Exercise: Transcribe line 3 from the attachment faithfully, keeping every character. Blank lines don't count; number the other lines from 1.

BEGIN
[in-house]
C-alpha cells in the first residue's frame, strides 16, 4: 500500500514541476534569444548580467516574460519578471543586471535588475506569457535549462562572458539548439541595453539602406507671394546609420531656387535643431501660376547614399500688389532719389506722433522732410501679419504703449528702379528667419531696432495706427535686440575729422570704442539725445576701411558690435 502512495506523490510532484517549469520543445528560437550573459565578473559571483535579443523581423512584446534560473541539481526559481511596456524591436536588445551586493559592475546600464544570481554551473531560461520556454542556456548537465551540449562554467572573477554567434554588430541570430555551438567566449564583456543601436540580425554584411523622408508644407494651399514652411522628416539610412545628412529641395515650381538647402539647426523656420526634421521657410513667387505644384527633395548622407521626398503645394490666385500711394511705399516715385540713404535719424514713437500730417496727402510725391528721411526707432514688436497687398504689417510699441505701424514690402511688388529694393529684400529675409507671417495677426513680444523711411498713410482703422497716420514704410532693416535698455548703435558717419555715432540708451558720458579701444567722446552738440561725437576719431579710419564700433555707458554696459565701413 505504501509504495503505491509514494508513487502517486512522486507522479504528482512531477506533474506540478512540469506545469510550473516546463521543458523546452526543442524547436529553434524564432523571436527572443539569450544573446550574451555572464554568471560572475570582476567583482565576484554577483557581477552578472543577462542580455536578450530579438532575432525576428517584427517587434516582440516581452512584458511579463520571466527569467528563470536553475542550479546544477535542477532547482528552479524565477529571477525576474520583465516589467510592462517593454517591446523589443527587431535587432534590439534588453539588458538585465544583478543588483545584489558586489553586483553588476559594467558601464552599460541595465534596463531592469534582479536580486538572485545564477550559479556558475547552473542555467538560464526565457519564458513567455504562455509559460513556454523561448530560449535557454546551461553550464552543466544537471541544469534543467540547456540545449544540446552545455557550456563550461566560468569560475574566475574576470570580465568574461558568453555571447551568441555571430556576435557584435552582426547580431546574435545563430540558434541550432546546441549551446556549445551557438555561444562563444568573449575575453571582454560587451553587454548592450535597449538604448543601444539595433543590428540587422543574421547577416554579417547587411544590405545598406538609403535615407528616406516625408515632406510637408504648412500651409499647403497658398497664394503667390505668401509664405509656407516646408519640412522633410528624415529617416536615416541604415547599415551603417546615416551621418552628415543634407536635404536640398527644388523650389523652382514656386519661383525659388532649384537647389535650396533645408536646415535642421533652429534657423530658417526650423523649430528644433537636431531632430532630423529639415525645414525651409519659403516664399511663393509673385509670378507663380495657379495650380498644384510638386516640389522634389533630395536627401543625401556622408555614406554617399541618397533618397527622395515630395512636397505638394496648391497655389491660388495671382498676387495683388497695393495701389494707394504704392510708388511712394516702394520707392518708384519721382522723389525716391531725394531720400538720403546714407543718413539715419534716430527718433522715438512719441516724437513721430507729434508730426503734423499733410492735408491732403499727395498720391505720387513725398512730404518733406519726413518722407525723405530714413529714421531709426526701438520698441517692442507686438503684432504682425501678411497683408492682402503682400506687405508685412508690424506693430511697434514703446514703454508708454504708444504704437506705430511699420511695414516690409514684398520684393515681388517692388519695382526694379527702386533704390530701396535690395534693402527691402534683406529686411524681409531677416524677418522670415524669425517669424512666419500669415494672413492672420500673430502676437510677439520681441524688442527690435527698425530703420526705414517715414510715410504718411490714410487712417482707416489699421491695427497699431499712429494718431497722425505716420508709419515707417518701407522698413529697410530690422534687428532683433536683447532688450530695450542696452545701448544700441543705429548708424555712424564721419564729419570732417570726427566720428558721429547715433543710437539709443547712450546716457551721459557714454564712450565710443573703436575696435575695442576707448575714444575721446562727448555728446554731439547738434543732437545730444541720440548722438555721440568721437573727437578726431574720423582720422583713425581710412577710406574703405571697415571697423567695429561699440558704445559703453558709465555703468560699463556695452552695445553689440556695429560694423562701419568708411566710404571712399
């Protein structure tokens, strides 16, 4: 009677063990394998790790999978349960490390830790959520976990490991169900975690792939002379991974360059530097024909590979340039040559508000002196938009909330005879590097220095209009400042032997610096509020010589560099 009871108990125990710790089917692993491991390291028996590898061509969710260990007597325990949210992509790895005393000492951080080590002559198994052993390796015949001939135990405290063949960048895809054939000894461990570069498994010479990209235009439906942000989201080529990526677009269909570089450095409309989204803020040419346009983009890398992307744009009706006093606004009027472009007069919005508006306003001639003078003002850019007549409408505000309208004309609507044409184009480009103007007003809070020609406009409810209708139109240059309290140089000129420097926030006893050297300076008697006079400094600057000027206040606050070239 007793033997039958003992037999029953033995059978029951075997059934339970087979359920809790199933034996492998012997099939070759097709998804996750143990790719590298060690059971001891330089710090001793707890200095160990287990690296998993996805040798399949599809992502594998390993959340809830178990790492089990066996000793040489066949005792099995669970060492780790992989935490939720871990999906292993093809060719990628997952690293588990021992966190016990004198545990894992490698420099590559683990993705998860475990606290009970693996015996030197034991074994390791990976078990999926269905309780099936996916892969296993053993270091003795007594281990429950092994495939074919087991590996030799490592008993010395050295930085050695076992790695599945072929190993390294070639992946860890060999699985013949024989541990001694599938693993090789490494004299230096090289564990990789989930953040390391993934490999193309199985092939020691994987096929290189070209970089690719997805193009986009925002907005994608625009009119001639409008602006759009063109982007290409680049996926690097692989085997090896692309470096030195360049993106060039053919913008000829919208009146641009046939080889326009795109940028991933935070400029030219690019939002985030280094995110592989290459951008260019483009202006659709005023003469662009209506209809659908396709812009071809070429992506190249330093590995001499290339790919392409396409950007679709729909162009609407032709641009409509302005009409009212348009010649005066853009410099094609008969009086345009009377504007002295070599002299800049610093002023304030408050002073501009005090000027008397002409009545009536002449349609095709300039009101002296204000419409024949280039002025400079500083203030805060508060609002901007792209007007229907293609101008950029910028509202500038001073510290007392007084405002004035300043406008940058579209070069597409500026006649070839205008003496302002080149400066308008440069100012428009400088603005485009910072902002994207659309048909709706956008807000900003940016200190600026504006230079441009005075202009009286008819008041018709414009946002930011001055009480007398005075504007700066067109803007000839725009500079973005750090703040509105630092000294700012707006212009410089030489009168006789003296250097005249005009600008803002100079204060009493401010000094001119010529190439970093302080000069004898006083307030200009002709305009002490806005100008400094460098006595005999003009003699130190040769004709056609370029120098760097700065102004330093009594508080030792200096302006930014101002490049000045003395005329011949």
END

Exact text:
């Protein structure tokens, strides 16, 4: 009677063990394998790790999978349960490390830790959520976990490991169900975690792939002379991974360059530097024909590979340039040559508000002196938009909330005879590097220095209009400042032997610096509020010589560099 009871108990125990710790089917692993491991390291028996590898061509969710260990007597325990949210992509790895005393000492951080080590002559198994052993390796015949001939135990405290063949960048895809054939000894461990570069498994010479990209235009439906942000989201080529990526677009269909570089450095409309989204803020040419346009983009890398992307744009009706006093606004009027472009007069919005508006306003001639003078003002850019007549409408505000309208004309609507044409184009480009103007007003809070020609406009409810209708139109240059309290140089000129420097926030006893050297300076008697006079400094600057000027206040606050070239 007793033997039958003992037999029953033995059978029951075997059934339970087979359920809790199933034996492998012997099939070759097709998804996750143990790719590298060690059971001891330089710090001793707890200095160990287990690296998993996805040798399949599809992502594998390993959340809830178990790492089990066996000793040489066949005792099995669970060492780790992989935490939720871990999906292993093809060719990628997952690293588990021992966190016990004198545990894992490698420099590559683990993705998860475990606290009970693996015996030197034991074994390791990976078990999926269905309780099936996916892969296993053993270091003795007594281990429950092994495939074919087991590996030799490592008993010395050295930085050695076992790695599945072929190993390294070639992946860890060999699985013949024989541990001694599938693993090789490494004299230096090289564990990789989930953040390391993934490999193309199985092939020691994987096929290189070209970089690719997805193009986009925002907005994608625009009119001639409008602006759009063109982007290409680049996926690097692989085997090896692309470096030195360049993106060039053919913008000829919208009146641009046939080889326009795109940028991933935070400029030219690019939002985030280094995110592989290459951008260019483009202006659709005023003469662009209506209809659908396709812009071809070429992506190249330093590995001499290339790919392409396409950007679709729909162009609407032709641009409509302005009409009212348009010649005066853009410099094609008969009086345009009377504007002295070599002299800049610093002023304030408050002073501009005090000027008397002409009545009536002449349609095709300039009101002296204000419409024949280039002025400079500083203030805060508060609002901007792209007007229907293609101008950029910028509202500038001073510290007392007084405002004035300043406008940058579209070069597409500026006649070839205008003496302002080149400066308008440069100012428009400088603005485009910072902002994207659309048909709706956008807000900003940016200190600026504006230079441009005075202009009286008819008041018709414009946002930011001055009480007398005075504007700066067109803007000839725009500079973005750090703040509105630092000294700012707006212009410089030489009168006789003296250097005249005009600008803002100079204060009493401010000094001119010529190439970093302080000069004898006083307030200009002709305009002490806005100008400094460098006595005999003009003699130190040769004709056609370029120098760097700065102004330093009594508080030792200096302006930014101002490049000045003395005329011949």